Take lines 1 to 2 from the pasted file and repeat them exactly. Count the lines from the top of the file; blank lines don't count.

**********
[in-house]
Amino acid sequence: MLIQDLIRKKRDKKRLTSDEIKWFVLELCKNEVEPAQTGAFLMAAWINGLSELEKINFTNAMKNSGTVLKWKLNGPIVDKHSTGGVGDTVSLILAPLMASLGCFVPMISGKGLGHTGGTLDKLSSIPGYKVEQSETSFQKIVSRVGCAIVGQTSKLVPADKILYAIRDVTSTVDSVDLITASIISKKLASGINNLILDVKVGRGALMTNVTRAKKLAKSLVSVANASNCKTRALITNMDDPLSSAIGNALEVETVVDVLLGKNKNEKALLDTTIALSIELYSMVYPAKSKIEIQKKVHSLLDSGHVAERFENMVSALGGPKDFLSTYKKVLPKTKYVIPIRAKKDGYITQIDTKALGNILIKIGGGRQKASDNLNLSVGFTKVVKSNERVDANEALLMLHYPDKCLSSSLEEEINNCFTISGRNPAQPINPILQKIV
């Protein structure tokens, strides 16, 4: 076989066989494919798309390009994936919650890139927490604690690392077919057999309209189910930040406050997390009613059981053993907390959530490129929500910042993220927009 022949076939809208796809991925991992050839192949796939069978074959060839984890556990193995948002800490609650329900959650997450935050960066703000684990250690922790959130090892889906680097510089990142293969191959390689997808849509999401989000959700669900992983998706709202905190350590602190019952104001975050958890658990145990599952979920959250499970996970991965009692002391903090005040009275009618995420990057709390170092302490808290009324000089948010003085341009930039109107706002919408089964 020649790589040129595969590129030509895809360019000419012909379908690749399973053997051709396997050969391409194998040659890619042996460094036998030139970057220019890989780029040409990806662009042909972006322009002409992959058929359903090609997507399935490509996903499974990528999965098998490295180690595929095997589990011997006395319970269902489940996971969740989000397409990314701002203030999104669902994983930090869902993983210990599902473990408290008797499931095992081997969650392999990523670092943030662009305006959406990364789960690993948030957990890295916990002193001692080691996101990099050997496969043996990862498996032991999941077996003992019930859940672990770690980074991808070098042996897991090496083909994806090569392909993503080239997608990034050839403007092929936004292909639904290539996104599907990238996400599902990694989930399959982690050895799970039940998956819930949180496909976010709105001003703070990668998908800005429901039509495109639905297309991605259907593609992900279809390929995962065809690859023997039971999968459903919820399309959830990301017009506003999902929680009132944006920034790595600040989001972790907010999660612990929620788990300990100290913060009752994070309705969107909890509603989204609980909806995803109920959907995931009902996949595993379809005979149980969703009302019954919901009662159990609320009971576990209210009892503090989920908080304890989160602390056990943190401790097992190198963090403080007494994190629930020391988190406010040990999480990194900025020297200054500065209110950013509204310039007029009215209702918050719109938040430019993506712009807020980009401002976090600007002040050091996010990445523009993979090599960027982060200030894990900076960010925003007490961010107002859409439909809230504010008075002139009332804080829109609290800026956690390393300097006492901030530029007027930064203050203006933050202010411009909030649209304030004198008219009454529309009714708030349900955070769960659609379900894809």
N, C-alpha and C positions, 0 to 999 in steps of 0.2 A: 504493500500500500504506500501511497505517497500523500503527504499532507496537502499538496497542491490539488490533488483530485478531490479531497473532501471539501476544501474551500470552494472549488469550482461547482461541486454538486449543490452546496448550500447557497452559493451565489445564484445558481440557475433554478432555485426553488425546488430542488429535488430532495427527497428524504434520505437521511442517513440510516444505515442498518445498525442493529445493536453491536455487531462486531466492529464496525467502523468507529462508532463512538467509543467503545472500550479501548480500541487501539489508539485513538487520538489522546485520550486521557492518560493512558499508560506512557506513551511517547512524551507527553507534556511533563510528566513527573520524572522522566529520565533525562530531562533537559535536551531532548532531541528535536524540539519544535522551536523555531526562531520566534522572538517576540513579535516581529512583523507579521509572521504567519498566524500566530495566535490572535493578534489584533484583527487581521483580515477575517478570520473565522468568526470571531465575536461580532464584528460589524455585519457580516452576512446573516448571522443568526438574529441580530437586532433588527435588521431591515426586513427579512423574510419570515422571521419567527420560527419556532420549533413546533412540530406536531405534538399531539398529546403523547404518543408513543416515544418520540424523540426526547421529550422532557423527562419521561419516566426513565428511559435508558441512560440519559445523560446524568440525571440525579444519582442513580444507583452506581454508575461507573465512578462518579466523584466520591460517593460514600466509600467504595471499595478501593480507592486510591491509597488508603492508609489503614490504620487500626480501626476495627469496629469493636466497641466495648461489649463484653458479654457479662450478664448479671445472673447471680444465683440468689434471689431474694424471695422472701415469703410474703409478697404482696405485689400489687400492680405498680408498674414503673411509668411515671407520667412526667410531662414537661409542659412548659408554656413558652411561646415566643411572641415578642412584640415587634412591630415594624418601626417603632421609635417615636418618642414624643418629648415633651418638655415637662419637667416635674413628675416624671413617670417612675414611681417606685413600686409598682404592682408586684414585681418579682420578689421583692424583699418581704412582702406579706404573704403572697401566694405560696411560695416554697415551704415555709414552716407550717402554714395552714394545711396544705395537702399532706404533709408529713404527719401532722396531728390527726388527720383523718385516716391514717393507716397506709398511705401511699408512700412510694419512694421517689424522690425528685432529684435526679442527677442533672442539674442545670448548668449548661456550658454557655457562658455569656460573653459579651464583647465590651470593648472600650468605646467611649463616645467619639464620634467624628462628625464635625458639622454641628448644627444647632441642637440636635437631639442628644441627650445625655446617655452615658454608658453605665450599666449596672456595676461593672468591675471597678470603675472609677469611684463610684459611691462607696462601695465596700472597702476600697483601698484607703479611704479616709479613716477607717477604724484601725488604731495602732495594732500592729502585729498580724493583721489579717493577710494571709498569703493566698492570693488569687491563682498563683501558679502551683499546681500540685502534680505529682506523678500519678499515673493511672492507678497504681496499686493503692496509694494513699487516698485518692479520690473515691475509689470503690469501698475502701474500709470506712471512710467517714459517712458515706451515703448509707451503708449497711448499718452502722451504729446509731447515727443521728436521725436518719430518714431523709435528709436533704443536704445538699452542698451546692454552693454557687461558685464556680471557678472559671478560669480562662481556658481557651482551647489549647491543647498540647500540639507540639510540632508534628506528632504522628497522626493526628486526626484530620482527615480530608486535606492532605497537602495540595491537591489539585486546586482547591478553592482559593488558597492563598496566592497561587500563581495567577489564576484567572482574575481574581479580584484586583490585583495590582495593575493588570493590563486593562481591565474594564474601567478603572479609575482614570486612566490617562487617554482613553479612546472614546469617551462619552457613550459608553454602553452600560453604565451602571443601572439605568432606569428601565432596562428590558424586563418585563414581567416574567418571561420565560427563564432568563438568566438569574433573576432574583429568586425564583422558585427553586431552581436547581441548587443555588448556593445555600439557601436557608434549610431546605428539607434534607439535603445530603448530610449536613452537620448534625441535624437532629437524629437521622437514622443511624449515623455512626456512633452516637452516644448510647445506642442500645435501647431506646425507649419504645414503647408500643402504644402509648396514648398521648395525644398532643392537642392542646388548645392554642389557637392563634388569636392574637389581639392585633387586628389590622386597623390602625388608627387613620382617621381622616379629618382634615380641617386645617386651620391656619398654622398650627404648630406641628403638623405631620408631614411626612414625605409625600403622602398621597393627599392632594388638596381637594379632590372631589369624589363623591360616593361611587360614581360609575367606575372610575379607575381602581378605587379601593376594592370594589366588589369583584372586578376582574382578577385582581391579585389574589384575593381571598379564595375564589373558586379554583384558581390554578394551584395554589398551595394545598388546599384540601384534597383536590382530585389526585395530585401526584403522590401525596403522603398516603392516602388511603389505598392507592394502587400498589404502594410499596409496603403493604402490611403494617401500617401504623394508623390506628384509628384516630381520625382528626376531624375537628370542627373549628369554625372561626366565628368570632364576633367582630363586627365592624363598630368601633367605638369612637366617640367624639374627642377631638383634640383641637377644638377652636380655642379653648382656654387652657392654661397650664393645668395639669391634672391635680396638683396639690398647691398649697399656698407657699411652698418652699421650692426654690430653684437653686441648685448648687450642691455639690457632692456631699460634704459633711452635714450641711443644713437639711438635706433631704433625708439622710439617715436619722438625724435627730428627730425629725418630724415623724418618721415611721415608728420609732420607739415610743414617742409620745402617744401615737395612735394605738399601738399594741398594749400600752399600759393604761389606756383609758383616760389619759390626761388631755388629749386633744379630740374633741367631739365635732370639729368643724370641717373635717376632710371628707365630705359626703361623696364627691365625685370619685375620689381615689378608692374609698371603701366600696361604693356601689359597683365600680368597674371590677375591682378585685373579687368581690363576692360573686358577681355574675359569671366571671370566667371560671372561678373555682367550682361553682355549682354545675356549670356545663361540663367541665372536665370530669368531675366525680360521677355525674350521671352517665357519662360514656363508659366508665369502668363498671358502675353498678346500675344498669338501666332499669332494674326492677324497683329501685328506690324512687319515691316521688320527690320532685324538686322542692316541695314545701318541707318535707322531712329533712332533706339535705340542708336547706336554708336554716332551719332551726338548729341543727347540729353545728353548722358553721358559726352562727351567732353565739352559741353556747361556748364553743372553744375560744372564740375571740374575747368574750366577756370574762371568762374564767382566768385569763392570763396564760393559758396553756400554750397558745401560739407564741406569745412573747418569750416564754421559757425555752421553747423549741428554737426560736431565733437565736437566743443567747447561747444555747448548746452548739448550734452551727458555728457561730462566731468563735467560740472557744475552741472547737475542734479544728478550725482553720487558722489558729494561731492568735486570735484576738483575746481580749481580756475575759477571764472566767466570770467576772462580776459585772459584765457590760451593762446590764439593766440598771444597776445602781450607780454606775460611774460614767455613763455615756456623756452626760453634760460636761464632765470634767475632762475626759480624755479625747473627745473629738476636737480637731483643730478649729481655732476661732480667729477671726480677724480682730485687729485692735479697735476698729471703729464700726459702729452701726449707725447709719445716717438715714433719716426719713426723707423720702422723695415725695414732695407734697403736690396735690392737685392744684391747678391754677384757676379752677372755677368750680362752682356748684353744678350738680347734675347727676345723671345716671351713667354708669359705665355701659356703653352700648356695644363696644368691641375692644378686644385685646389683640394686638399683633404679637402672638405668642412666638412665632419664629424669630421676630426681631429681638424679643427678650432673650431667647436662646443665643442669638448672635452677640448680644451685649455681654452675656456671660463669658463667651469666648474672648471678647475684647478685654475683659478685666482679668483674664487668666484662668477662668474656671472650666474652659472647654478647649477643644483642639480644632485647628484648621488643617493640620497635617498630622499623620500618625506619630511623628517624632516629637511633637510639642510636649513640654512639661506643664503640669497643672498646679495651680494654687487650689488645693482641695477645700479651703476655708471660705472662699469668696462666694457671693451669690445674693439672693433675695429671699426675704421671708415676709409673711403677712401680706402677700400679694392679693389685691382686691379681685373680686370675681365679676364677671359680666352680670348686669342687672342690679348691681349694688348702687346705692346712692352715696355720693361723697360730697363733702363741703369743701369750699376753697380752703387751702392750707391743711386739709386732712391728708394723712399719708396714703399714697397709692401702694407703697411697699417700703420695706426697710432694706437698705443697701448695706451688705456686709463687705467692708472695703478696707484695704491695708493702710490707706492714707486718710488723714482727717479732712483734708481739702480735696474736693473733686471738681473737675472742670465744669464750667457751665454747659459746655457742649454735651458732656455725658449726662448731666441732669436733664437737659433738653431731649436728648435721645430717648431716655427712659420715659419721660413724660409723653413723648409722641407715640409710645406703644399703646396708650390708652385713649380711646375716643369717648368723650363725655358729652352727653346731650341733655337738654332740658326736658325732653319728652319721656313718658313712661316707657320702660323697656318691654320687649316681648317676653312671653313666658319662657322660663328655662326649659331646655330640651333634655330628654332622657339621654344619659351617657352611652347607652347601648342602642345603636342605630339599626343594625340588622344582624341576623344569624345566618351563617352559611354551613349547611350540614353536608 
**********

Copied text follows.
[in-house]
Amino acid sequence: MLIQDLIRKKRDKKRLTSDEIKWFVLELCKNEVEPAQTGAFLMAAWINGLSELEKINFTNAMKNSGTVLKWKLNGPIVDKHSTGGVGDTVSLILAPLMASLGCFVPMISGKGLGHTGGTLDKLSSIPGYKVEQSETSFQKIVSRVGCAIVGQTSKLVPADKILYAIRDVTSTVDSVDLITASIISKKLASGINNLILDVKVGRGALMTNVTRAKKLAKSLVSVANASNCKTRALITNMDDPLSSAIGNALEVETVVDVLLGKNKNEKALLDTTIALSIELYSMVYPAKSKIEIQKKVHSLLDSGHVAERFENMVSALGGPKDFLSTYKKVLPKTKYVIPIRAKKDGYITQIDTKALGNILIKIGGGRQKASDNLNLSVGFTKVVKSNERVDANEALLMLHYPDKCLSSSLEEEINNCFTISGRNPAQPINPILQKIV